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OMS Network Performance Monitor (Preview)

This blogpost describes how to set-up and use the Network Performance Monitor solution in OMS, which helps you monitor the performance of your networks-in near real-time-to detect and locate network performance bottlenecks. With the Network Performance Monitor solution, you can monitor the loss and latency between two networks, subnets or servers. Network Performance Monitor detects network issues like traffic blackholing, routing errors, and issues that conventional network monitoring methods are not able to detect. Network Performance Monitor generates alerts and notifies as and when a threshold is breached for a network link. These thresholds can be learned automatically by the system or you can configure them to use custom alert rules. Network Performance Monitor ensures timely detection of network performance issues and localizes the source of the problem to a particular network segment or device.+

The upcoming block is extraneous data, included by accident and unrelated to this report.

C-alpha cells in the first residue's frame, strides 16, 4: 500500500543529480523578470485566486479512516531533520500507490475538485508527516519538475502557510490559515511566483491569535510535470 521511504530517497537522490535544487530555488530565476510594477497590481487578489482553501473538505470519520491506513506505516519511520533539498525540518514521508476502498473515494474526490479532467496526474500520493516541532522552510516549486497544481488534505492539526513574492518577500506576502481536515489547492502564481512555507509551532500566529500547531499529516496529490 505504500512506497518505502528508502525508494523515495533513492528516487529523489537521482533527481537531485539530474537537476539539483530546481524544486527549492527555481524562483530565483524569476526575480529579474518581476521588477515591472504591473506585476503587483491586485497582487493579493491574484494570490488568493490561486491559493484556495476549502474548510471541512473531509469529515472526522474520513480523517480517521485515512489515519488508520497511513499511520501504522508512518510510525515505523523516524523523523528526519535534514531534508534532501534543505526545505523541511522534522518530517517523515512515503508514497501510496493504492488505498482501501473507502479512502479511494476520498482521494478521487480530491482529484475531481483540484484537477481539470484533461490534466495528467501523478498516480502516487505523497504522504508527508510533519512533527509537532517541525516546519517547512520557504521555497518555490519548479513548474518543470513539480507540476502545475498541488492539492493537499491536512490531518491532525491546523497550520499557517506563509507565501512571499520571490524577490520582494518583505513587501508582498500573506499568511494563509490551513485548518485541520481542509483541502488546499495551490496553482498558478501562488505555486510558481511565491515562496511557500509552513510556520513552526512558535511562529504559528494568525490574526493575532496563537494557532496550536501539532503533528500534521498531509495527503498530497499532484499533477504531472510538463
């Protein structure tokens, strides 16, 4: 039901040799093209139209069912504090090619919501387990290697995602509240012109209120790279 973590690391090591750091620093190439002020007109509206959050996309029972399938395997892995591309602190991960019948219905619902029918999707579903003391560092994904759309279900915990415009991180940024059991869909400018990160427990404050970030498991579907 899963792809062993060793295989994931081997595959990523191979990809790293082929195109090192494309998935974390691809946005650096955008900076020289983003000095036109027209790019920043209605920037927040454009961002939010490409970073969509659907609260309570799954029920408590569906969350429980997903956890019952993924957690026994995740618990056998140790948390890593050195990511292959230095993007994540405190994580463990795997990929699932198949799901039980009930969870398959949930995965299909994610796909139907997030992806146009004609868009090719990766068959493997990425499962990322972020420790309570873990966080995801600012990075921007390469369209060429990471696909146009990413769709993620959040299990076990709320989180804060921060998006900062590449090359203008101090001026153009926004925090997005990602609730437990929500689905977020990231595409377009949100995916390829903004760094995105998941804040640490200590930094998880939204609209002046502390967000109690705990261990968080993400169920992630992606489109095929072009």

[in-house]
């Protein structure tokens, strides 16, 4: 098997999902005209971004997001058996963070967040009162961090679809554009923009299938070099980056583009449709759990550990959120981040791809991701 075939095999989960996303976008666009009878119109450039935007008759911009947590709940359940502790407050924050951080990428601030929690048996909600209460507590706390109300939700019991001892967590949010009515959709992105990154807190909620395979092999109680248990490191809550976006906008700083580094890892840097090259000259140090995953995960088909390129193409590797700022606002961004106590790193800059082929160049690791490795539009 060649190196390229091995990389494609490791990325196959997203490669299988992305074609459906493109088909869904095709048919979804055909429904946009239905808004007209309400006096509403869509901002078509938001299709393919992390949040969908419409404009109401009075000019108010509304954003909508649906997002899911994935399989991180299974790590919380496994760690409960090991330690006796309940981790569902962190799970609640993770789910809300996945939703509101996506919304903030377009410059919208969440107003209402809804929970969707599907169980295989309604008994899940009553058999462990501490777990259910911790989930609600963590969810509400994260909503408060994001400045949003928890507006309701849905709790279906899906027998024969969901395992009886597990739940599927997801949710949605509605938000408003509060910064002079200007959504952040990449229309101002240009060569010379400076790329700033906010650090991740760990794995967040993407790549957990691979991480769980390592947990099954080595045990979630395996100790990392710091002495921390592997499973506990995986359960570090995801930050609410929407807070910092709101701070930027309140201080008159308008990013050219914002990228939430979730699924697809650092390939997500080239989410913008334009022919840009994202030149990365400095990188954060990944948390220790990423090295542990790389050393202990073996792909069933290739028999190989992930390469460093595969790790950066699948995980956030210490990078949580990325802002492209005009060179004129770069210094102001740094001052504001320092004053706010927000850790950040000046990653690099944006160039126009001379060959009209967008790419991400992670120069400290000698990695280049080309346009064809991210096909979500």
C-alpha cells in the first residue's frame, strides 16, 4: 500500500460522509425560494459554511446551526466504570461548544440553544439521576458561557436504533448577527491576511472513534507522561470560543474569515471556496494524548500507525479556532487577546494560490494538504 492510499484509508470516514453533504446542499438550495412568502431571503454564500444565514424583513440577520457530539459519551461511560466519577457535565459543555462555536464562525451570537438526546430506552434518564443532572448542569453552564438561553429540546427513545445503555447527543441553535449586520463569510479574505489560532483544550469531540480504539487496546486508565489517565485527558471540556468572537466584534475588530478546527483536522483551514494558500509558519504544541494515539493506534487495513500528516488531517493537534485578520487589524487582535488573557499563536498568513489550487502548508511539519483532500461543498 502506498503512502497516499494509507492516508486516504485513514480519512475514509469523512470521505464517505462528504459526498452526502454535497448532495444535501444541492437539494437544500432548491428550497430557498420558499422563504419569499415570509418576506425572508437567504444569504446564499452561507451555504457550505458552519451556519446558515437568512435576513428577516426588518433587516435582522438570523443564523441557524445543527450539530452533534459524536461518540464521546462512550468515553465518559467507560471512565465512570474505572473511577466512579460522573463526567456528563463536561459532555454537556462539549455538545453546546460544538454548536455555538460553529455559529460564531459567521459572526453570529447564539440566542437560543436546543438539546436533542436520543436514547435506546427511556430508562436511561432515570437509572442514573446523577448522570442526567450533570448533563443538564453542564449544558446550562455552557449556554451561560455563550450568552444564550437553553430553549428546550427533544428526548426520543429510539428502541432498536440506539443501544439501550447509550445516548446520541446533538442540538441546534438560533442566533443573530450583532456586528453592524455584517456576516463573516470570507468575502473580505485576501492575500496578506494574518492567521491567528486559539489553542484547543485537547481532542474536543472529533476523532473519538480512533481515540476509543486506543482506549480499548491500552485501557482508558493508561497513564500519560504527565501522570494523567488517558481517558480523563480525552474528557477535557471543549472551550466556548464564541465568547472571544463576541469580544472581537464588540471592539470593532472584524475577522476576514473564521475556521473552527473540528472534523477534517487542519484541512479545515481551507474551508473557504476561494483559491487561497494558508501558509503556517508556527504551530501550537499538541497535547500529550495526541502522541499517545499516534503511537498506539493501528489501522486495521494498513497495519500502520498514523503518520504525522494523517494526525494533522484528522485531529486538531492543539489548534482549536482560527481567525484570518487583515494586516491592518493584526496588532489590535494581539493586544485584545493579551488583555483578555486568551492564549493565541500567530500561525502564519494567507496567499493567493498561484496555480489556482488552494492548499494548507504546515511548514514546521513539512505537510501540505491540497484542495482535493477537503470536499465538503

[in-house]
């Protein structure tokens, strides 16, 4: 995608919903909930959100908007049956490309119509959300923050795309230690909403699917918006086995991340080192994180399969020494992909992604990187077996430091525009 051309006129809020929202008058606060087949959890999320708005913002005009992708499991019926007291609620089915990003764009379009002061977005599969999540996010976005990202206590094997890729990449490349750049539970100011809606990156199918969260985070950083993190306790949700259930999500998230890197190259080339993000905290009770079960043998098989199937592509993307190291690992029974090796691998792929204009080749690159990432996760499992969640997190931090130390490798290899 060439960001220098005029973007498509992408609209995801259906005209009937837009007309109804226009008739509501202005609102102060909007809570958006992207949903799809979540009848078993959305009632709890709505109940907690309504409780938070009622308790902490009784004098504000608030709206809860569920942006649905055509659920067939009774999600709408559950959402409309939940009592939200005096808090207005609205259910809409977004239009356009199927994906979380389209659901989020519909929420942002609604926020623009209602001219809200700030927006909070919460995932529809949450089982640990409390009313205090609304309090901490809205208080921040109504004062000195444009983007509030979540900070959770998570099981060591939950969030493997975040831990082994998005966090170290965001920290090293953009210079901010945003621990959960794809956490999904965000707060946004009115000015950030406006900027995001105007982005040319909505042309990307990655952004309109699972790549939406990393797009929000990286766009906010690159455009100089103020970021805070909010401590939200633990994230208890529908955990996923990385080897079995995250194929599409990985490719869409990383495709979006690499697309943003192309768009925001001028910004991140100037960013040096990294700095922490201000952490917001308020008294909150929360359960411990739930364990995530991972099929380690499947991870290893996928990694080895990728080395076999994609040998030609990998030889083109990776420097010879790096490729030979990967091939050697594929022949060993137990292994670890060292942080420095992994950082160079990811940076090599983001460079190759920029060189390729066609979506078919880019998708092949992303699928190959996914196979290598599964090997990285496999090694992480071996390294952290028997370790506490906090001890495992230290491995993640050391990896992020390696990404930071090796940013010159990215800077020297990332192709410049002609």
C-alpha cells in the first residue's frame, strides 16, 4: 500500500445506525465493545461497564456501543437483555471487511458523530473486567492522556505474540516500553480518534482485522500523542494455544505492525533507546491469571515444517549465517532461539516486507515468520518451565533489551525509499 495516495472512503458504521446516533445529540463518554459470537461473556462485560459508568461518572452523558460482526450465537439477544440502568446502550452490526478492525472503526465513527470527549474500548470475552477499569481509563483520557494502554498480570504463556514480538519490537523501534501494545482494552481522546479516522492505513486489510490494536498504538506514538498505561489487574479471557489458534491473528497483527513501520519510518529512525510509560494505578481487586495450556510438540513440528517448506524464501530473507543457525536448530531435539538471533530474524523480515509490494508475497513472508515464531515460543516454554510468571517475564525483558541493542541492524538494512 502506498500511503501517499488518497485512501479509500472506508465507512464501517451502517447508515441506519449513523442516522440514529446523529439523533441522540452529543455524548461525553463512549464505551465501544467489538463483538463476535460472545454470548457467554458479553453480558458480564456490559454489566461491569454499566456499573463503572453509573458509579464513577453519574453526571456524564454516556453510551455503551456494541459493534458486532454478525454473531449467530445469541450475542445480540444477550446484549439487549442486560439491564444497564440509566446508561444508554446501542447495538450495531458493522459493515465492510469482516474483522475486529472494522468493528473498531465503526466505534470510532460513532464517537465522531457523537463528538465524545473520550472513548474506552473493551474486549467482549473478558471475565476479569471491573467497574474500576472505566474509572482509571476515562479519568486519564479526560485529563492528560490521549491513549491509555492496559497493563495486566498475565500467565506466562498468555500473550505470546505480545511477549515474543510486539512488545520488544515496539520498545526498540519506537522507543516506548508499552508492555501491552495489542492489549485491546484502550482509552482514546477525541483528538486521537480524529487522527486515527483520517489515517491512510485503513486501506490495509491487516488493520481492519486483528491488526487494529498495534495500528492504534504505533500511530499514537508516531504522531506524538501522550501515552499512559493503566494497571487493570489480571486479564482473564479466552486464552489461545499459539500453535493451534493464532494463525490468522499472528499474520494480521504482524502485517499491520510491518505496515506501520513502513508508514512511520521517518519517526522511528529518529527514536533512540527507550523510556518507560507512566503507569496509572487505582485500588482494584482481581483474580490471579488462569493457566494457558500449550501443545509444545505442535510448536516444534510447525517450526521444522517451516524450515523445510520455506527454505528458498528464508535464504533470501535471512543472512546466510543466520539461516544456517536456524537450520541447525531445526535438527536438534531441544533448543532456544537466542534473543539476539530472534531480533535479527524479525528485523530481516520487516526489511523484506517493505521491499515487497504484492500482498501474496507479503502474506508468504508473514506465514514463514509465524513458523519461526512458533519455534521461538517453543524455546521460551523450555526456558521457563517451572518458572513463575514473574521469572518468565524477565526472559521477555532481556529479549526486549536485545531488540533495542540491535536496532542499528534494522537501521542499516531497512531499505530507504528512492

You can detect network issues with the solution dashboard which displays summarized information about your network including recent network health events, unhealthy network links, and subnetwork links that are facing high packet loss and latency. You can drill-down into a network link to view the current health status of subnetwork links as well as node-to-node links. You can also view the historical trend of loss and latency at the network, subnetwork, and node-to-node level. You can detect transient network issues by viewing historical trend charts for packet loss and latency and locate network bottlenecks on a topology map. The interactive topology graph allows you to visualize the hop-by-hop network routes and determine the source of the problem. Like any other solutions, you can use Log Search for various analytics requirements to create custom reports based on the data collected by Network Performance Monitor.+